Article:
I keep the basic setup from Experiment 2a, but open the entrance to the small room in Figure 2 by removing the block. Whenever the point-like agent moves into the small room's northeast corner (GOAL2) it receives external reward 1000 (10 times as much as for reaching GOAL1) and is teleported back to start position ; its direction is reset to 0.0.
The idea is: knowledge collected by solving the simpler task (reaching GOAL1) may help to solve the more difficult, but also more rewarding task (reaching GOAL2). Note that both tasks are solvable by similar stochastic policies making the agent head northeast. To receive a lot of reward, however, the agent must avoid GOAL1 on its way to GOAL2 -- otherwise it will be teleported back home.
This setup involves an obvious goal-directed exploration component: it is likely that the system will keep an exploration strategy that has helped to improve a policy for reaching GOAL1 (successful exploration strategies have an ``evolutionary advantage''). This strategy may later also help to improve a policy for reaching GOAL2 -- in principle, IS can use experience with exploration strategies to evaluate and refine them.
Random behavior results. With its module-modifying capabilities being switched off (LIs such as IncProbLEFT() have no effect), the system exhibits random behavior according to its maximum entropy initialization. On average this behavior leads to less than one visit of GOAL2 per 10 million time steps.
Comparison. Again I compare the performance of a ``plain'' and a ``curious'' system. Again the former is like the latter except that its Bet! instructions have no effect. Ten simulations are conducted for each system. Each simulation takes 4 billion time steps. I keep track of how often the agent reaches GOAL2 per time steps.
Results. Figure 10 plots average goal visit frequencies during the first 500 million time steps. During this period, the curious system's results are clearly better than the plain's, and its performance improves much faster.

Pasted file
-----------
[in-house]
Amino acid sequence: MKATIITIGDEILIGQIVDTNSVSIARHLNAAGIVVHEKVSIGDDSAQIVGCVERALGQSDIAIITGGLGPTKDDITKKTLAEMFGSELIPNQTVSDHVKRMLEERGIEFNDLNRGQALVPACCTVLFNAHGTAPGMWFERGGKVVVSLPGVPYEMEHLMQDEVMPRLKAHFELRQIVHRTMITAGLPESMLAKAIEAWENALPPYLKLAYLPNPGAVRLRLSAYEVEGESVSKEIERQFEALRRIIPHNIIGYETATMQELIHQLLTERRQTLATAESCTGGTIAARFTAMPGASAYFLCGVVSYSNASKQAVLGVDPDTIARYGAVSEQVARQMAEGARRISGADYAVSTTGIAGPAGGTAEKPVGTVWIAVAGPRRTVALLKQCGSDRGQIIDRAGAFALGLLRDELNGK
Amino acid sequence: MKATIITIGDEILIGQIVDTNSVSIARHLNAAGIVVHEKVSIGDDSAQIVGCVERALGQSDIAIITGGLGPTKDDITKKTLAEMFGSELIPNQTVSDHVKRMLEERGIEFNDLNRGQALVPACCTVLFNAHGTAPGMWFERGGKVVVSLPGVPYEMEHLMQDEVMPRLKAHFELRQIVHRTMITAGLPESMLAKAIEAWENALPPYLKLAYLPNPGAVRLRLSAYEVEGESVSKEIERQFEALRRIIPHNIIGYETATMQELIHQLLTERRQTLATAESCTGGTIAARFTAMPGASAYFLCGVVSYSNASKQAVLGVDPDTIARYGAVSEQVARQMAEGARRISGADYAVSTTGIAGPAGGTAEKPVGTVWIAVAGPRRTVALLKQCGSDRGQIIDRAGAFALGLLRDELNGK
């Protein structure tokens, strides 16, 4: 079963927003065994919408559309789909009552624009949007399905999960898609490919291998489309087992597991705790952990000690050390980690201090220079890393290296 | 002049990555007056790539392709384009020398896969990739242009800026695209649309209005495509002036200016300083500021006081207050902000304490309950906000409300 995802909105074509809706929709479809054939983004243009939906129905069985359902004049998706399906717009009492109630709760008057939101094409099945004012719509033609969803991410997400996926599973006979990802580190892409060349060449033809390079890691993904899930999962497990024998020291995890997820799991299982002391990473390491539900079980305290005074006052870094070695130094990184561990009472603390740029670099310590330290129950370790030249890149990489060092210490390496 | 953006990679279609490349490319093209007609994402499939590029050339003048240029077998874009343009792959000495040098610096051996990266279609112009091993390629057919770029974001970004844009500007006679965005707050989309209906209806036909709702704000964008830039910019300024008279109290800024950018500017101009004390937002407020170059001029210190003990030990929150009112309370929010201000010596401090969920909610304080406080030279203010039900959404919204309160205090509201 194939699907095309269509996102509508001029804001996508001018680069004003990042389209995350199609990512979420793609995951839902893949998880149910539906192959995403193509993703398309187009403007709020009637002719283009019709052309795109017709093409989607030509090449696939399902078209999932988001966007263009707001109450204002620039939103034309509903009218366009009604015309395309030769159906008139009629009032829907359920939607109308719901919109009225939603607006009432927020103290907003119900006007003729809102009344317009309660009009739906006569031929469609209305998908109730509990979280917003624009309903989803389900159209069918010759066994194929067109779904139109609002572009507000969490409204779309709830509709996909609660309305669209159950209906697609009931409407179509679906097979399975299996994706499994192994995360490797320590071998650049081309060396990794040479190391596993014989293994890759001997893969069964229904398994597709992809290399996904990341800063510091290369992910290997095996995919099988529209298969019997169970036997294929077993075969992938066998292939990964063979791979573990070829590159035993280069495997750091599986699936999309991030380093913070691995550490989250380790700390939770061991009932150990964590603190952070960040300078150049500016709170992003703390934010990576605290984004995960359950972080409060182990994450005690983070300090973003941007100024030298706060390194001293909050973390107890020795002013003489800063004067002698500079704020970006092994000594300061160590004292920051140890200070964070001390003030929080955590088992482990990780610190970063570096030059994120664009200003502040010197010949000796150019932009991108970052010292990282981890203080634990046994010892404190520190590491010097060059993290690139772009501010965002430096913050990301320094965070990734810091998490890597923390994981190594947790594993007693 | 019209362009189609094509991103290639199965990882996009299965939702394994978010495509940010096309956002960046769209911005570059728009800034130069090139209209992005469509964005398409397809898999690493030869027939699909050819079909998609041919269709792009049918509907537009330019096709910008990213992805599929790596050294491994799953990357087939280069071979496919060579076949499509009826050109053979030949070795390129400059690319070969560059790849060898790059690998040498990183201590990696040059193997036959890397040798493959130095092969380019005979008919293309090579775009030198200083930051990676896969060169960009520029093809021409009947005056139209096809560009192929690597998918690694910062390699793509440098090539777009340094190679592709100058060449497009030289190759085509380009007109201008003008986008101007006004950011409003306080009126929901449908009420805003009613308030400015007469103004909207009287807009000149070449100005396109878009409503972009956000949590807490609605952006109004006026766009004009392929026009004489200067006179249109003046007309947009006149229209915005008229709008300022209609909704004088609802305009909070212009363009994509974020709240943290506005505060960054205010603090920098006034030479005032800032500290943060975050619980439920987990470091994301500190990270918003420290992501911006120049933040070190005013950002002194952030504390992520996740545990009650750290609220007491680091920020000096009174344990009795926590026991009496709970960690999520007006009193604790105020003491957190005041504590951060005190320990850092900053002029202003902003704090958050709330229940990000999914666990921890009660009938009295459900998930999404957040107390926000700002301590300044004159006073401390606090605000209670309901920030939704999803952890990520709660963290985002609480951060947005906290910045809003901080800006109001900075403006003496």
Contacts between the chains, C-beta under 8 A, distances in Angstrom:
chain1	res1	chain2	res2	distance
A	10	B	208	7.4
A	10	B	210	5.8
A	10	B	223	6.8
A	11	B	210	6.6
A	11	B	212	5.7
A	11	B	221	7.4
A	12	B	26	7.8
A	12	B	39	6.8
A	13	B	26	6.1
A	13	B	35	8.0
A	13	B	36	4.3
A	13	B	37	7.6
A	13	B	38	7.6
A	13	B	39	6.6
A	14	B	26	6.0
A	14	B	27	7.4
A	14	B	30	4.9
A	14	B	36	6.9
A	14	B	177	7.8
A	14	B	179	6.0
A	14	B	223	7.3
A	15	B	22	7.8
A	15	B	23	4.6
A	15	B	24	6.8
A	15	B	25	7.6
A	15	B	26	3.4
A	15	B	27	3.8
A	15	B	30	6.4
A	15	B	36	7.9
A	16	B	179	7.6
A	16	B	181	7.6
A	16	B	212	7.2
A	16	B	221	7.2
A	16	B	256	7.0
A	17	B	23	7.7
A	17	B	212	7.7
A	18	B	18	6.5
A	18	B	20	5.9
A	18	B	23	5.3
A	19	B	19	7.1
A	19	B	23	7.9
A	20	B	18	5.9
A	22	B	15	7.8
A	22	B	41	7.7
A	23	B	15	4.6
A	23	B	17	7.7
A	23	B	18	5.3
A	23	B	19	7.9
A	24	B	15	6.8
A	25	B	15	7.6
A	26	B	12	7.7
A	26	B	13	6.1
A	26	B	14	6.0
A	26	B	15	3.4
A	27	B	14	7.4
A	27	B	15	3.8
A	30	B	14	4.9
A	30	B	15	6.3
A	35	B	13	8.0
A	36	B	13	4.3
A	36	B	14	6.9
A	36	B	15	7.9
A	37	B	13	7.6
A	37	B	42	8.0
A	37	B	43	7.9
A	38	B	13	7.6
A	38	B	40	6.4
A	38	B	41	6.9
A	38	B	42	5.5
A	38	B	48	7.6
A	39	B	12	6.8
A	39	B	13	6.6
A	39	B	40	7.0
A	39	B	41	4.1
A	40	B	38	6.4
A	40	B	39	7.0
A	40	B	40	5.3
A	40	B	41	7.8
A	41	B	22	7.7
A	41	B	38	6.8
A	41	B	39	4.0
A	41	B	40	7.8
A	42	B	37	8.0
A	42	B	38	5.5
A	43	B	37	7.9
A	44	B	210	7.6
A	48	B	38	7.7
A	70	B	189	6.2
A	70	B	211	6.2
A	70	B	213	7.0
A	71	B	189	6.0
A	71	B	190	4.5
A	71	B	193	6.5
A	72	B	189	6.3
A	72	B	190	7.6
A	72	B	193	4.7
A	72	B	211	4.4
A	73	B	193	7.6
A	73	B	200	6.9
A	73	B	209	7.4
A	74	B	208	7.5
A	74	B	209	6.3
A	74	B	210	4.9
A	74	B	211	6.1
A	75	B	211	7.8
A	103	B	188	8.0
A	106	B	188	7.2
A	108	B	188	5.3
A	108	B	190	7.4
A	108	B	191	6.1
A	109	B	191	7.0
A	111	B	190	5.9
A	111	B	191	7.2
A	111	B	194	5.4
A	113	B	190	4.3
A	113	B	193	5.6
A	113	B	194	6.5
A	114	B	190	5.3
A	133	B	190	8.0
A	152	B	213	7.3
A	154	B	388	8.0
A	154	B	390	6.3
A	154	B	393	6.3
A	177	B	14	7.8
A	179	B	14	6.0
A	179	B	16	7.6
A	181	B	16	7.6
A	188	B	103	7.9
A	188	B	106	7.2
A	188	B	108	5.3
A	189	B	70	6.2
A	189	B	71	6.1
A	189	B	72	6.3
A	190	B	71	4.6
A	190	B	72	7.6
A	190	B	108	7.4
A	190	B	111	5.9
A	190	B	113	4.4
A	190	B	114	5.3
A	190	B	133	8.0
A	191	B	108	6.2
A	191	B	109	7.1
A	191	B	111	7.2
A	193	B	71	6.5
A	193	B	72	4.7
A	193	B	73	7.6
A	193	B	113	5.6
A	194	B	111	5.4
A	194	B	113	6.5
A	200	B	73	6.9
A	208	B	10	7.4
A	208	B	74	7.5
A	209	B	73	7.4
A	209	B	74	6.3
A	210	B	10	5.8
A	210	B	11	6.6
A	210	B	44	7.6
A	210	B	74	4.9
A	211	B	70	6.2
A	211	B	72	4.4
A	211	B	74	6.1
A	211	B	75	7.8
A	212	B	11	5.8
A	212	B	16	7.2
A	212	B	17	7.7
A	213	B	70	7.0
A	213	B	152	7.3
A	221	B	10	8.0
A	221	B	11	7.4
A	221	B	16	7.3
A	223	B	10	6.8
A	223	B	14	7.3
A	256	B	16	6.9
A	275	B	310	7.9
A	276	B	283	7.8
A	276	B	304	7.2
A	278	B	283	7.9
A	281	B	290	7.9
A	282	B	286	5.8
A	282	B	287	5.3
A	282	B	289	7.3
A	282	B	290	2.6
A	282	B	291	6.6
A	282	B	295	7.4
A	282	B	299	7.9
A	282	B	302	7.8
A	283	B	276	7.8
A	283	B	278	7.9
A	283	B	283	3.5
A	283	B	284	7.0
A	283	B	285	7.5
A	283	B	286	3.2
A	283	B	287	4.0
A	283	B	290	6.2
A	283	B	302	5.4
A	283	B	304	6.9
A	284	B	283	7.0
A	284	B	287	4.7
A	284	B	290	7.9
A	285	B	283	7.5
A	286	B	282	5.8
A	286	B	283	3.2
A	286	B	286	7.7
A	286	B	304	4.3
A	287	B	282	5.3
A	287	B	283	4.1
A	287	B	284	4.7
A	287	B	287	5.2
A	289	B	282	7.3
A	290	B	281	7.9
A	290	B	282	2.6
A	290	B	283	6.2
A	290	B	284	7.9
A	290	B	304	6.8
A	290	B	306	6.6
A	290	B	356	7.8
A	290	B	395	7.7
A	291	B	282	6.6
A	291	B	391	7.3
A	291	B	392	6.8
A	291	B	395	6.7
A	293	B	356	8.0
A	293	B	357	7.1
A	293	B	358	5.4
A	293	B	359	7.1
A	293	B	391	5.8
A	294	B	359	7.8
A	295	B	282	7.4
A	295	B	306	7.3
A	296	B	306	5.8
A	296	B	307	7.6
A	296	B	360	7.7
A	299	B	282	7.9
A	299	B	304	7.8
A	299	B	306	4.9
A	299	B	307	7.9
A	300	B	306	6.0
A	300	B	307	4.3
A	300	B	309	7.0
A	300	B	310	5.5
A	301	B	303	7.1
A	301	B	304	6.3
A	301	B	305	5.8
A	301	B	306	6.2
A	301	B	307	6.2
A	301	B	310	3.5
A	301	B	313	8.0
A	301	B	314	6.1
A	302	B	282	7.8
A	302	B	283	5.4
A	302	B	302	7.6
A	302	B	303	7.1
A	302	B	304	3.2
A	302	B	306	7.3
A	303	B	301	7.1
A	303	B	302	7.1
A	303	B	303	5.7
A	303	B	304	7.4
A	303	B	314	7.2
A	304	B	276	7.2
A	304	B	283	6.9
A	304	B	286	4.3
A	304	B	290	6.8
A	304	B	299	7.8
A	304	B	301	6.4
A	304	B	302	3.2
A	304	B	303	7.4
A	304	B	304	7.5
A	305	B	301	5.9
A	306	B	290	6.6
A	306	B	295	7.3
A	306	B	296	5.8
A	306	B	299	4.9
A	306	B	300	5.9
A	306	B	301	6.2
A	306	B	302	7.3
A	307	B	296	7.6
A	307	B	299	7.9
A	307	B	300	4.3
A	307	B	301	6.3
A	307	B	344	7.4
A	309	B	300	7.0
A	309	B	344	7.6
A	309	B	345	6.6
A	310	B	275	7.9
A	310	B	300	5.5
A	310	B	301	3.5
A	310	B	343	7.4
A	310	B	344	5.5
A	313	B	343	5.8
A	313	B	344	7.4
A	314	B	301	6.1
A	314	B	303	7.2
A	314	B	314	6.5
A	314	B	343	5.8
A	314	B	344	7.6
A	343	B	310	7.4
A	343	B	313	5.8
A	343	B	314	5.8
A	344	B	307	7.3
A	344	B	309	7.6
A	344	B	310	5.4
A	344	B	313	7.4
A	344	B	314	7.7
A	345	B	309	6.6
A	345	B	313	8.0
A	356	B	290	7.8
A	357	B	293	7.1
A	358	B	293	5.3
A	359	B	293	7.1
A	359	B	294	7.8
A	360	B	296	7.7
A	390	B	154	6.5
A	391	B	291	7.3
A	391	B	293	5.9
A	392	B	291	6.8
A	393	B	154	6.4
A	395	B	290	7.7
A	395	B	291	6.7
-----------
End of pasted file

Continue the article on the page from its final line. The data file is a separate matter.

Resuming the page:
As more simulation time is spent, however, initial differences tend to level out. Figure 11 plots average goal visit frequencies during the entire 4 billion steps. As goal-oriented training examples become more and more frequent, we see that the performances of plain and curious systems eventually reach comparable levels -- the former even becomes a bit better than the latter.
Advantage in the case of rare rewards? For this particular experiment, self-generated surprise rewards appear to boost initial external reward. Sufficient training time, however, cancels out the initial advantage. Could it be that curiosity is particularly useful as long as external reward is extremely rare and little has already been learned? This may seem intuitively plausible: in the beginning performance tends to be so bad that time spent on extensive exploration seems to be a good investment with little downside potential -- things cannot get much worse. Once the system's strategy is rather efficient and yields frequent external rewards, however, additional progress depends on fine-tuning it. In this stage surprise reward-oriented curiosity may distract more than it helps -- it tends to consume time without necessarily contributing much to optimizing goal-directed trajectories. Many additional experiments are necessary, however, to understand whether the above is a typical result or not.